On the north bank of the River Thames, the White Tower and associated works built in 1078 were designed as a symbol of power, following the Norman Conquest of 1066. Over the centuries the Tower has been variously rebuilt and adapted as Royal residence, Armoury, Treasury, Royal Mint, Records Office, and notorious prison and place of execution. Control of the Tower has long been regarded as implying control of the nation. In 2014 it seemed a fitting site to commemorate the centenary of the outbreak of the First World War. The installation artwork 'Blood Swept Lands and Seas of Red', consisting of 888,246 hand-made poppies, each represented a British and Colonial soldier who fell in the war. The famous Bayeux tapestry was fabricated as another proclamation of Norman supremacy and I have tried to adapt something of its' style and weathering into this print.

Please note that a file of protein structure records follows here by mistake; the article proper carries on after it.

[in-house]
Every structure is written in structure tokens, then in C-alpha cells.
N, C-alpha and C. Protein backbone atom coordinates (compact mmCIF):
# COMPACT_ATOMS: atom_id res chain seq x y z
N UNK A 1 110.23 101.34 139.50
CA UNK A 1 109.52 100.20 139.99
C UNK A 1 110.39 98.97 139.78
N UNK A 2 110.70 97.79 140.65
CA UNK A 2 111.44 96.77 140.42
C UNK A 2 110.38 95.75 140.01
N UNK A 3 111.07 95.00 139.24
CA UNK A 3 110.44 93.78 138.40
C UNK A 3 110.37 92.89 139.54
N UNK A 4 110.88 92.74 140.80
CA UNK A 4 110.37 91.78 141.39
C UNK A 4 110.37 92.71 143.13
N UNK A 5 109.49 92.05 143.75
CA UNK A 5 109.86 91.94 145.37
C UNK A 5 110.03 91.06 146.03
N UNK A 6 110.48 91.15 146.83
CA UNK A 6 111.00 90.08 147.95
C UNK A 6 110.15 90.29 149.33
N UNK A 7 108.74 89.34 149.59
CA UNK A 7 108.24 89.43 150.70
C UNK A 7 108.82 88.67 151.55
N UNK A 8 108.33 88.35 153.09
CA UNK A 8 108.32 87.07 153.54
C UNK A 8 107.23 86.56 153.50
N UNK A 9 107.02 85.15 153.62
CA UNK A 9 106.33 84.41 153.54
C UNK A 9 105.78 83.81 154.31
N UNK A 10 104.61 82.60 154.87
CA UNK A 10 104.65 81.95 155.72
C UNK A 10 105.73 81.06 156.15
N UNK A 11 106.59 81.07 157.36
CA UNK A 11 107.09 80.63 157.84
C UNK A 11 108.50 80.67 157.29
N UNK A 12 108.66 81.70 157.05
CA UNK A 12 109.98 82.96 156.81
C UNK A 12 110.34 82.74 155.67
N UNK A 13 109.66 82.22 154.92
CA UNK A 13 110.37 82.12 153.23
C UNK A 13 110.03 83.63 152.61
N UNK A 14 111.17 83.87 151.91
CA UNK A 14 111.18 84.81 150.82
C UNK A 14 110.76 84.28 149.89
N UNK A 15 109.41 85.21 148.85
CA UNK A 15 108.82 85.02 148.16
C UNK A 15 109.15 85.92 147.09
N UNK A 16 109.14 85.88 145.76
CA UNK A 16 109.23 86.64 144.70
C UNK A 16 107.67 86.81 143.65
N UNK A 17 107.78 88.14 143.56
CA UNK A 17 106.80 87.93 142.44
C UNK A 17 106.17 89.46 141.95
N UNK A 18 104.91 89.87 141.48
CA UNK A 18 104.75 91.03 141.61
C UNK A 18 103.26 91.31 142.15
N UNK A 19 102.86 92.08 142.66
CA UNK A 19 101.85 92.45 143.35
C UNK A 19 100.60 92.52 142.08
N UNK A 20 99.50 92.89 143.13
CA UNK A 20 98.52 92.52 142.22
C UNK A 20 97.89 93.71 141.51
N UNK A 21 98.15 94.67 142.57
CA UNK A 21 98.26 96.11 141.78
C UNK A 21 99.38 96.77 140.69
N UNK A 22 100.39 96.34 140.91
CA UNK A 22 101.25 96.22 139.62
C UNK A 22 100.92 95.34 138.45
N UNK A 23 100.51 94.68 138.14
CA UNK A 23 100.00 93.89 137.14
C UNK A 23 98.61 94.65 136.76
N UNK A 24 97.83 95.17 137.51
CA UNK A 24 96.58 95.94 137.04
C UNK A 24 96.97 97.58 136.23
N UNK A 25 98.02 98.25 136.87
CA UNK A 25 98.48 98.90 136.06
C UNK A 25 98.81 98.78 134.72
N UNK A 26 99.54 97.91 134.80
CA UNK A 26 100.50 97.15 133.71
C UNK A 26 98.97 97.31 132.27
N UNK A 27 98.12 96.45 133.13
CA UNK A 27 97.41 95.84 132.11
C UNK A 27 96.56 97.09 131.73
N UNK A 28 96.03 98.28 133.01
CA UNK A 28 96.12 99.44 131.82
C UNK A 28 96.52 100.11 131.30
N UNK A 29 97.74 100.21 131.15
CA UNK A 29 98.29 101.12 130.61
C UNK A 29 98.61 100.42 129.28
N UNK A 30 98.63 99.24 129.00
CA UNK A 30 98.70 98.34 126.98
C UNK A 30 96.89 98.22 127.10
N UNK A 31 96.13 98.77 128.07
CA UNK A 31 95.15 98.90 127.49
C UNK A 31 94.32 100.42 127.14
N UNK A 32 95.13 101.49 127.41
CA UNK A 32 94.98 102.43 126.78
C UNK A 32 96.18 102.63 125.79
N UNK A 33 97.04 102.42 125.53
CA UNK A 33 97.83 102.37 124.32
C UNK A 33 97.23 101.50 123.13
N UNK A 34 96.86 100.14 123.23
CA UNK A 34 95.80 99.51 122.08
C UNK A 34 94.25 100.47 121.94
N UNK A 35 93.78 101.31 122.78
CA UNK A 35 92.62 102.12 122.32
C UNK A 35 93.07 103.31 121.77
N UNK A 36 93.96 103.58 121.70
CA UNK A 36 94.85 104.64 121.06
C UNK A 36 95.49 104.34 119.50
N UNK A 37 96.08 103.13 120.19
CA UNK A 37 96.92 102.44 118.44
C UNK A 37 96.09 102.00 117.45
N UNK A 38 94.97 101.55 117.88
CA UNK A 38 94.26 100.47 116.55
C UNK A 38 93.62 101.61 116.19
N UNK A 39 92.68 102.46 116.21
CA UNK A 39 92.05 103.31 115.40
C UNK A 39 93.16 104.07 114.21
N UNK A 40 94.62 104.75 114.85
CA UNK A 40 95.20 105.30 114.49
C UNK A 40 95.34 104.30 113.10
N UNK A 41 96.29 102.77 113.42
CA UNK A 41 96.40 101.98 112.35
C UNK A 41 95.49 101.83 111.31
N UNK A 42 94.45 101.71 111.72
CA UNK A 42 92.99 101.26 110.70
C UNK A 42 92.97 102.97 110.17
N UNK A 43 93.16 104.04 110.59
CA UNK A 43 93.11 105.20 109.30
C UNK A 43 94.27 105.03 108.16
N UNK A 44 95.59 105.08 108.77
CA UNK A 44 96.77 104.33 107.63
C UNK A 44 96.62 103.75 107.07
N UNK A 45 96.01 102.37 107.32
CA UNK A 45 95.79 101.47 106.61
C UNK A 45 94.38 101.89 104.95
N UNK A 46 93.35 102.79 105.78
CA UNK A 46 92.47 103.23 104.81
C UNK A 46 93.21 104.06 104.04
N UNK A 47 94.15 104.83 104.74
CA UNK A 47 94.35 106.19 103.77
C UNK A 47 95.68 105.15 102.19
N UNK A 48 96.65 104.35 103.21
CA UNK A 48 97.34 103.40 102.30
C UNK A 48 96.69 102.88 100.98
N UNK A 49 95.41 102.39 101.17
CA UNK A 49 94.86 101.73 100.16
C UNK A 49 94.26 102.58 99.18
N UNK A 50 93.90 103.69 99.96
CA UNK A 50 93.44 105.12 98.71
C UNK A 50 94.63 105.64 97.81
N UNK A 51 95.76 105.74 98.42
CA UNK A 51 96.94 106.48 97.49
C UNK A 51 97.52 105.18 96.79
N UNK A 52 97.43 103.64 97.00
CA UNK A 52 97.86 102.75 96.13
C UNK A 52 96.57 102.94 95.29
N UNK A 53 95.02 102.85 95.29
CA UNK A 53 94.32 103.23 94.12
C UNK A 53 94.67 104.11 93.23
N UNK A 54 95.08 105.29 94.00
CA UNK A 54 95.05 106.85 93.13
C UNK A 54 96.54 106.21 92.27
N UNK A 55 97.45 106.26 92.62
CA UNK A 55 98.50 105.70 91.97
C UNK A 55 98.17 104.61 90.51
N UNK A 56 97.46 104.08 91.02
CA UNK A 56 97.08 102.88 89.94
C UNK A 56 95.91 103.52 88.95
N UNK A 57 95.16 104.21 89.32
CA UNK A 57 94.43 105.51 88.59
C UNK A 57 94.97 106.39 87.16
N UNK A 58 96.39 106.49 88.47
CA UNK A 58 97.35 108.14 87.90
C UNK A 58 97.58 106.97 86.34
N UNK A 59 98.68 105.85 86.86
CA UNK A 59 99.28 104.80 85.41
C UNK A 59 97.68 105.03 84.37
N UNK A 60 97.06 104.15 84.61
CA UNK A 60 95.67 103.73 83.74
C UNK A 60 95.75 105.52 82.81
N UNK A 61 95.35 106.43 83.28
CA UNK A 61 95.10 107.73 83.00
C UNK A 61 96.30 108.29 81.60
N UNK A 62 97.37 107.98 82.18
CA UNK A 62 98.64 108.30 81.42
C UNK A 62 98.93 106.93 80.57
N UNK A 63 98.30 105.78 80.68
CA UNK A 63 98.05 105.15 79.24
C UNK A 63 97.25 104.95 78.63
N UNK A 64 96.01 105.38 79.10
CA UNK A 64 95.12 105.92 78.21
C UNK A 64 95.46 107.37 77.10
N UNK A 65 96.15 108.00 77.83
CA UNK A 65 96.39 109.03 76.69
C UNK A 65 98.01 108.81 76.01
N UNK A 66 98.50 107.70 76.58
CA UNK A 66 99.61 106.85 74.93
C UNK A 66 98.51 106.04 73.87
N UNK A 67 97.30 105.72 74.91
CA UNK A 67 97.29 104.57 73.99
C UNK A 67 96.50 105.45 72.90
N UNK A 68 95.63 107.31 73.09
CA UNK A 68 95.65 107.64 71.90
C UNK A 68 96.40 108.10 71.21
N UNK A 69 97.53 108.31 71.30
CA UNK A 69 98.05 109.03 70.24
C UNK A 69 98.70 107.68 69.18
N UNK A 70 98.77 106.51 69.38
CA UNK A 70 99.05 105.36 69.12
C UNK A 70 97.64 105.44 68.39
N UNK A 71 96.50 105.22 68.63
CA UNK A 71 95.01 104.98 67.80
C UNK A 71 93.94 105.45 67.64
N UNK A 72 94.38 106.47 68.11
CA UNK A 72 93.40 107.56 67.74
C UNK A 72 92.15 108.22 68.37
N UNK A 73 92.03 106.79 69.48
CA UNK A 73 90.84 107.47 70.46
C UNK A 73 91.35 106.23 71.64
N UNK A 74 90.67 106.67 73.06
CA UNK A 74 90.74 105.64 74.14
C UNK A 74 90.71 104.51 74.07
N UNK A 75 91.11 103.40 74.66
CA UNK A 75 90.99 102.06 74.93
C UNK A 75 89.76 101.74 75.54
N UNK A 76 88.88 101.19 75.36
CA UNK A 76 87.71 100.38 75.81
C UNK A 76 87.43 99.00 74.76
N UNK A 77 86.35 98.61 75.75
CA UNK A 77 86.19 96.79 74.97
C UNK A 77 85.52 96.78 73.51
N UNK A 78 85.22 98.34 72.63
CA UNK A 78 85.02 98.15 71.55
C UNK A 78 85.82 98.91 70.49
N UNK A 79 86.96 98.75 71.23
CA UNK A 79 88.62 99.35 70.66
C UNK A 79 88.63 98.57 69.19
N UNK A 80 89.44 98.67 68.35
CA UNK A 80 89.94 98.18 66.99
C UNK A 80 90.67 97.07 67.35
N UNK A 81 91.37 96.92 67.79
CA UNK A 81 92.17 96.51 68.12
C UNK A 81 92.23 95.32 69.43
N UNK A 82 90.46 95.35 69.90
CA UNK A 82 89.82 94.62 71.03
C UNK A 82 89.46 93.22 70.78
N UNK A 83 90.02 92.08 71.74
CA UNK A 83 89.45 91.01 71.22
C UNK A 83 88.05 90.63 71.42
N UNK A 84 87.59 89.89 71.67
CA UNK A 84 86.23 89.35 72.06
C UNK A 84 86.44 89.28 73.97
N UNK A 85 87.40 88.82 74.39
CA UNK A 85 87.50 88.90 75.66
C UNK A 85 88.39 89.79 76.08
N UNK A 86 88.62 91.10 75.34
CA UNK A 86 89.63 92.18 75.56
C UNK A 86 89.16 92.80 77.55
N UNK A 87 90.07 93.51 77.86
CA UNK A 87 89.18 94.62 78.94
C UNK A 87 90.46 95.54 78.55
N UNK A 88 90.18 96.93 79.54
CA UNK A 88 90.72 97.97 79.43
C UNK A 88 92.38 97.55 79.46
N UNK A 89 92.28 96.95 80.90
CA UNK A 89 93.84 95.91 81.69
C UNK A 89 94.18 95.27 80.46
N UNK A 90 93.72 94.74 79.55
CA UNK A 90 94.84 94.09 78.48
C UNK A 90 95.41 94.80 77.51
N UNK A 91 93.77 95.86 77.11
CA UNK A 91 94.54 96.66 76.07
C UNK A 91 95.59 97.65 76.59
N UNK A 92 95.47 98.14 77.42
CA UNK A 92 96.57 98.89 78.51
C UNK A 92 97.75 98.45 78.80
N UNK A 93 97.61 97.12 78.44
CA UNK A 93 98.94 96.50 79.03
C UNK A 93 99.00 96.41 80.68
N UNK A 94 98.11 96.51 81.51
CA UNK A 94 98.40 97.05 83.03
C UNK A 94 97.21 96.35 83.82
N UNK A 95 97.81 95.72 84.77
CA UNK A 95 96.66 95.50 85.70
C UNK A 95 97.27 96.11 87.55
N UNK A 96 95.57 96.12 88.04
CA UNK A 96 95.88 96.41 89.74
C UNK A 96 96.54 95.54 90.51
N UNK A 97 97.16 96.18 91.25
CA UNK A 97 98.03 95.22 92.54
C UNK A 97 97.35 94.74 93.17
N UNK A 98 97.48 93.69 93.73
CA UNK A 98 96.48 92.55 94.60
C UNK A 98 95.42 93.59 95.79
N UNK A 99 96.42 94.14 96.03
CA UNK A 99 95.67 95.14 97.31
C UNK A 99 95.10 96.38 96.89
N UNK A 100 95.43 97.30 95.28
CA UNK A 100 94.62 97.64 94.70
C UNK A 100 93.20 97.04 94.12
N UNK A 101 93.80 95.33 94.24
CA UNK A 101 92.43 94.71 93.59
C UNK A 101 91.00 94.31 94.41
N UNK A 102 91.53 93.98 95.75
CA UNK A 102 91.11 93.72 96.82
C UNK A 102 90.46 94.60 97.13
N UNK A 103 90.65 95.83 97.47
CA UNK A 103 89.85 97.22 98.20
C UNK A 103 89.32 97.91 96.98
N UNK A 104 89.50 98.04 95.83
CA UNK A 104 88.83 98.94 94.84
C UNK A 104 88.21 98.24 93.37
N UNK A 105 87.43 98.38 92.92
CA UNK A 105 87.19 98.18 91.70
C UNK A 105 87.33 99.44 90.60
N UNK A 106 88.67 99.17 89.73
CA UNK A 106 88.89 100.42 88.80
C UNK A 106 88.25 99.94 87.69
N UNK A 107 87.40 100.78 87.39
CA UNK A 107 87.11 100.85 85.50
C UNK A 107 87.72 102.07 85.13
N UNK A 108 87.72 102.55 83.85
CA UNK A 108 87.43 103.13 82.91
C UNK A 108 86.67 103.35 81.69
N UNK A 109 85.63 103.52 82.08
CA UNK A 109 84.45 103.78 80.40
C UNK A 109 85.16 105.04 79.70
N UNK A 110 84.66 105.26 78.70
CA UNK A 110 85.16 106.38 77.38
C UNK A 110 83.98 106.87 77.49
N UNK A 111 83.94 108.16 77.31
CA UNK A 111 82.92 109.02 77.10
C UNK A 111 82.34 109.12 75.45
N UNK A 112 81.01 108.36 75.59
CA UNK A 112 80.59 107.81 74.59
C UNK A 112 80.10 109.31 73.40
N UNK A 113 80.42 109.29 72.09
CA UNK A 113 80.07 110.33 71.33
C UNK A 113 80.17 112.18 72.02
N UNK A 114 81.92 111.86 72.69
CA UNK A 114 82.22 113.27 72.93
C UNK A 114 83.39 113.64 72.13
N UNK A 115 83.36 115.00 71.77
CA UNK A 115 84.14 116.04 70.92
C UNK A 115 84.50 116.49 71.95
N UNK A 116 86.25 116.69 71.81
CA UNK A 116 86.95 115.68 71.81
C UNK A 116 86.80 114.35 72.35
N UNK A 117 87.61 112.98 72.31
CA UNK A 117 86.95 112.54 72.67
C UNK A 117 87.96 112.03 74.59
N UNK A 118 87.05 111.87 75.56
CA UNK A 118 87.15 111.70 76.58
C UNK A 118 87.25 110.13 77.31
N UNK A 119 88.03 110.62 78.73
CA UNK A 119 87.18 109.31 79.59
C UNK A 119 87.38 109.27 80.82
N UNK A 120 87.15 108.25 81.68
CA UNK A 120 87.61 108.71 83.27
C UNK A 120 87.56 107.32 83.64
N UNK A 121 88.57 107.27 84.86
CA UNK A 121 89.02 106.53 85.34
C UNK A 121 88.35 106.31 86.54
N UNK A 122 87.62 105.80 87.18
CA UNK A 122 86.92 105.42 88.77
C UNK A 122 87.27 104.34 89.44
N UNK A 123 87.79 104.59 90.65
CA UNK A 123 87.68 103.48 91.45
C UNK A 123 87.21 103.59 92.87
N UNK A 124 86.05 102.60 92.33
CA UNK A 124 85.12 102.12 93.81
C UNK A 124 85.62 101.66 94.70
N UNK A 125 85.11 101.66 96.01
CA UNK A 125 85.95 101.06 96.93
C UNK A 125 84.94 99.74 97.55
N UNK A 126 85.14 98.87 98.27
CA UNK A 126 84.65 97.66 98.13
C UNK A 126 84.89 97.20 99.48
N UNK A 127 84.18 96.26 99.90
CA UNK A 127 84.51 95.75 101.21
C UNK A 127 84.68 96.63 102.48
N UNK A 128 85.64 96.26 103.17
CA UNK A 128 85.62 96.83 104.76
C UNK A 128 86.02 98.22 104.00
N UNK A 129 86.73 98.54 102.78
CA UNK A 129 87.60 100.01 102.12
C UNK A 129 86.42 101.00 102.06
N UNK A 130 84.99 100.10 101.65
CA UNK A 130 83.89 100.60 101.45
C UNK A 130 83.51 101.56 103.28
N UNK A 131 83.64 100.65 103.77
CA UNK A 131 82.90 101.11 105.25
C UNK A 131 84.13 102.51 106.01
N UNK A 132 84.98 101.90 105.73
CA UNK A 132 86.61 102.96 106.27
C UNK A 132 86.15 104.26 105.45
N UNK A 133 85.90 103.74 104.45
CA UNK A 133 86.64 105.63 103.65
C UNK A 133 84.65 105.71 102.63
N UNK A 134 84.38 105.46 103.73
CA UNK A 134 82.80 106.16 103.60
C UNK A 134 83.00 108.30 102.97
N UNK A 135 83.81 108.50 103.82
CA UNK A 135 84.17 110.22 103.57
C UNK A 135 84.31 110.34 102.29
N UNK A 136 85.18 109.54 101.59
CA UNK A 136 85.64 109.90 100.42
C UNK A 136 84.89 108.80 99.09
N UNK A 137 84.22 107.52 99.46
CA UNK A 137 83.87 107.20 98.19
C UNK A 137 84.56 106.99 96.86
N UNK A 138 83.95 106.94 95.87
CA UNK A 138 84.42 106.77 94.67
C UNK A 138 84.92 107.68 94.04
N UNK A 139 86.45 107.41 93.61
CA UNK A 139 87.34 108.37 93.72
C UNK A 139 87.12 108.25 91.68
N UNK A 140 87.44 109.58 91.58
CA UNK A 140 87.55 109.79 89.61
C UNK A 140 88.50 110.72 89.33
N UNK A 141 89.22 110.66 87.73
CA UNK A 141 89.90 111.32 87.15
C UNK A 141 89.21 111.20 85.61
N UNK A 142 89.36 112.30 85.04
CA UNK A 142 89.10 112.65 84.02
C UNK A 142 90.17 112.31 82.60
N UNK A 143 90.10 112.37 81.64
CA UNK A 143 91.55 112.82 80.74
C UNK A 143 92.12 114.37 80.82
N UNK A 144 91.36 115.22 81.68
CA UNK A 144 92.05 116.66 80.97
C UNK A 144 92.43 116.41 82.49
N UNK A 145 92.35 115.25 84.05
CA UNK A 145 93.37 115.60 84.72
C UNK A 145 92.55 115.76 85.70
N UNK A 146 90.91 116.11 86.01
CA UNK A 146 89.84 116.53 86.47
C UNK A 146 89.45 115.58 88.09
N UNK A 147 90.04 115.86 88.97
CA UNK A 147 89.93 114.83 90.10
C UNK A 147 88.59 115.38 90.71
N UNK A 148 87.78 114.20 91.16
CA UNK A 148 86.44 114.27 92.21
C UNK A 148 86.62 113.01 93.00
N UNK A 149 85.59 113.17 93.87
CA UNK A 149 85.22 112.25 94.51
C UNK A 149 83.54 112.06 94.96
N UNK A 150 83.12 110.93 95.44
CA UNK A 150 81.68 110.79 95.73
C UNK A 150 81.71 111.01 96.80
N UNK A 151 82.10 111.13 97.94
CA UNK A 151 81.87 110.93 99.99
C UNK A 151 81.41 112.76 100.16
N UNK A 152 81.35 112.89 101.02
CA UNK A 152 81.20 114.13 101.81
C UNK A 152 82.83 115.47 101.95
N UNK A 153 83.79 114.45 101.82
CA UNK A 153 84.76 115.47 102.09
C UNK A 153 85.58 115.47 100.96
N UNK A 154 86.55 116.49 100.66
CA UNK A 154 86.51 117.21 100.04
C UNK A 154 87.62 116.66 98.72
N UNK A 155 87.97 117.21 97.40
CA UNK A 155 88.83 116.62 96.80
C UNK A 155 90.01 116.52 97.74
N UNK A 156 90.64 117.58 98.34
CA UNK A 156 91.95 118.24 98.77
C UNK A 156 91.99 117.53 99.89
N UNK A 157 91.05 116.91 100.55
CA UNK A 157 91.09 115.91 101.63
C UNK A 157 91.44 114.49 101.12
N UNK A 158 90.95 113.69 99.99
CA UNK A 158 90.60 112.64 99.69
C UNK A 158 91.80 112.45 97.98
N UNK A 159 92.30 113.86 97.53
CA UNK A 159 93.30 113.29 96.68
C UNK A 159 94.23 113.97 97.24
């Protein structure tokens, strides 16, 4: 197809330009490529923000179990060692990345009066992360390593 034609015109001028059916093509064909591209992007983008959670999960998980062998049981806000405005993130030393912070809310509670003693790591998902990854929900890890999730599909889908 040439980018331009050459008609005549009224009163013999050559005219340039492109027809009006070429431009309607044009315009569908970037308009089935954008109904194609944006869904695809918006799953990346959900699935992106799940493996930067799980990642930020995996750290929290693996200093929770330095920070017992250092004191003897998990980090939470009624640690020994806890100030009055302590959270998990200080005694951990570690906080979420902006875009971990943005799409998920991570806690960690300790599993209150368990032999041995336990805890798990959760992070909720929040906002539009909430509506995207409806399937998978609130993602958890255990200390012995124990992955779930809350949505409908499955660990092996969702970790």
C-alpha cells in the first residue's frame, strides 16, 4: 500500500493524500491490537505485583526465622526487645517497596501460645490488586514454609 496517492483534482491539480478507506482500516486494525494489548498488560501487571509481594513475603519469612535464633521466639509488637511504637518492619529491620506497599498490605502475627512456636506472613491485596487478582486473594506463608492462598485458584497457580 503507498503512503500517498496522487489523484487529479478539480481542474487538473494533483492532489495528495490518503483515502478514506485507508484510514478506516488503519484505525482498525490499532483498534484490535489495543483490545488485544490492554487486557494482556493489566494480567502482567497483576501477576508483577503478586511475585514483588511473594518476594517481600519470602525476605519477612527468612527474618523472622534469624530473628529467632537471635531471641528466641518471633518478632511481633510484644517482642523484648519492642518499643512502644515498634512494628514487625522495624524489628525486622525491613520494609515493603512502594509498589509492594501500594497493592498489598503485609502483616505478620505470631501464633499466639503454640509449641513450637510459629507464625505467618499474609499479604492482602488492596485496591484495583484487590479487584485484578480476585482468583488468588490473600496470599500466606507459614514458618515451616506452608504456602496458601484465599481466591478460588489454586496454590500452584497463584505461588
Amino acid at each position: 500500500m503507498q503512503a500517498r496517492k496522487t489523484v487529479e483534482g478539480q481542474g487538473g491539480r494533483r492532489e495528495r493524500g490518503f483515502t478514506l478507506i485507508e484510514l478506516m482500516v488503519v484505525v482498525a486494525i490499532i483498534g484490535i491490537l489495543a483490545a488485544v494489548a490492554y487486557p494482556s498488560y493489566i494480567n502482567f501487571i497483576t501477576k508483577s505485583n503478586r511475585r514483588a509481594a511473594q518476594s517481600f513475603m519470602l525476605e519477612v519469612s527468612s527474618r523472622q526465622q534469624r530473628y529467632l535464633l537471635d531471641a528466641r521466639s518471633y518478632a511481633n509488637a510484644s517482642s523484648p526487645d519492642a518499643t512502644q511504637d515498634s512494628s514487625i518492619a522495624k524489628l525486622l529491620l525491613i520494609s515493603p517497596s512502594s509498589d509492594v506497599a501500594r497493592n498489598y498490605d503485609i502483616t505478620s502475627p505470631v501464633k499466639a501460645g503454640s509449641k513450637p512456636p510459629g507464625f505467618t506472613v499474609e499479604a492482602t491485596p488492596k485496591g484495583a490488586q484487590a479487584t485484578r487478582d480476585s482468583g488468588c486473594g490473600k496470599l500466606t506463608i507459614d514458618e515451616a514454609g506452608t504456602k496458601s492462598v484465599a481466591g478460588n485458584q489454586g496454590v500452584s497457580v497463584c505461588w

This print is pulled from an engraving cut from a sheet of rubber, a variation of letterpress. After removal of areas that are to be left as white paper, the rubber sheet is then rolled up with ink and pressed to paper, producing the print. The technique does not accommodate reprinting, so the edition is forever fixed at 5 copies.
Black oil based printing ink, cotton rag paper 120 gsm